Hamish Ruthrford at Stuff reports:
ACC is proposing to cut levies by more than $500 million next year, in what is effectively a tax cut, but workers on average wages with older cars will reap only a few dollars a week.
It’s not a tax cut, even though it is paid through the IRD. The purpose of ACC is to have levies high enough to meet the costs of accidents. It should and must lower levies if it can do so.
All car owners will be better off through lower licensing fees – frequently referred to as registration fees – although the savings are dependent upon safety.
Under a new system, cars will be split into four risk-based categories, with licensing costs dropping from less than $10 a year for the least safe group 1 cars, to more than $92 for the most safe, group 4 cars.
Excellent. Levies should reflect risk. This is the same principle as with employer levies where a manufacturing plant will pay higher levies than a supermarket.
Despite strong lobbying from riders that they were subsidising other road users, there will be no cut in licensing levies for motorcycles, with Rebstock saying in reality car owners already heavily subsidised the cost of supporting injured motorcycle riders.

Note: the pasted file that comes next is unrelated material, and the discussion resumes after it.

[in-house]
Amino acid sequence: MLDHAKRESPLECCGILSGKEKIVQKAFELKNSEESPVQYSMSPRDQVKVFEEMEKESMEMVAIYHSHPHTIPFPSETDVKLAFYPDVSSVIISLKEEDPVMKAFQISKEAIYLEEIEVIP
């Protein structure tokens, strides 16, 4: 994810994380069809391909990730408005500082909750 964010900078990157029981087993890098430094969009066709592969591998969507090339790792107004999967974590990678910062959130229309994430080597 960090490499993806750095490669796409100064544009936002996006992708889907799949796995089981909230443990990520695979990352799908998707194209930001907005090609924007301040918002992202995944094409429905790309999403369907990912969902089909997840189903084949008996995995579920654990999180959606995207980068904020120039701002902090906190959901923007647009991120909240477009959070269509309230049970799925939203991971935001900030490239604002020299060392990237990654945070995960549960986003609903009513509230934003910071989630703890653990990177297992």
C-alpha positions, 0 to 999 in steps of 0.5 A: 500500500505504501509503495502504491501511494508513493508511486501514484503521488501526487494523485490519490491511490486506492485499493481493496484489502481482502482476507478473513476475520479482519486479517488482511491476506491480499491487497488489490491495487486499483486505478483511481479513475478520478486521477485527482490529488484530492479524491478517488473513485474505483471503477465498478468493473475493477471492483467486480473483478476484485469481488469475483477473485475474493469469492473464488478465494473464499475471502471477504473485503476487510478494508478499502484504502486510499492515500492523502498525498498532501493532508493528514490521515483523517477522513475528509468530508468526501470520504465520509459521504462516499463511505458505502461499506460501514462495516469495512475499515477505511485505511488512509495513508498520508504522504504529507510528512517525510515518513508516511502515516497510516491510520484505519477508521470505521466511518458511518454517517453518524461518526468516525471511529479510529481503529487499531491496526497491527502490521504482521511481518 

“If we charged motorcycle owners the full cost of motorcyclists’ injuries, it would make owning and riding a bike unaffordable.”
We should charge the full cost. However as you can only drive one motorcycle at a time, the levy should be per driver not per motorcycle.
Labour’s ACC spokesman Iain Lees-Galloway said people on low incomes would be penalised by the proposed regime.
“The way to improve the safety of our vehicle fleet is to make sure people have enough money to buy safe cars, not by penalising them for being poor.”
So Labour is against lower levies for safer cars. How depressing.
Workers will also take home a fraction more in wages, with the earners’ levy proposed to drop by 22 cents for every $100 earned, or $22 for every $10,000 earned.
Those earning $50,000 will get another $110 a year, while those earning $150,000 will get $330 a year.
I’m not sure this is correct. The earners’ levy is $1.70 per $100 of income but is capped at $116,089. So a 22c reduction per $100 will be a maximum reduction of $255.
UPDATE: Also worth noting that ACC reviews the levies every year, as required to by law. It’s coincidental that it is election year next year. This is an annual event.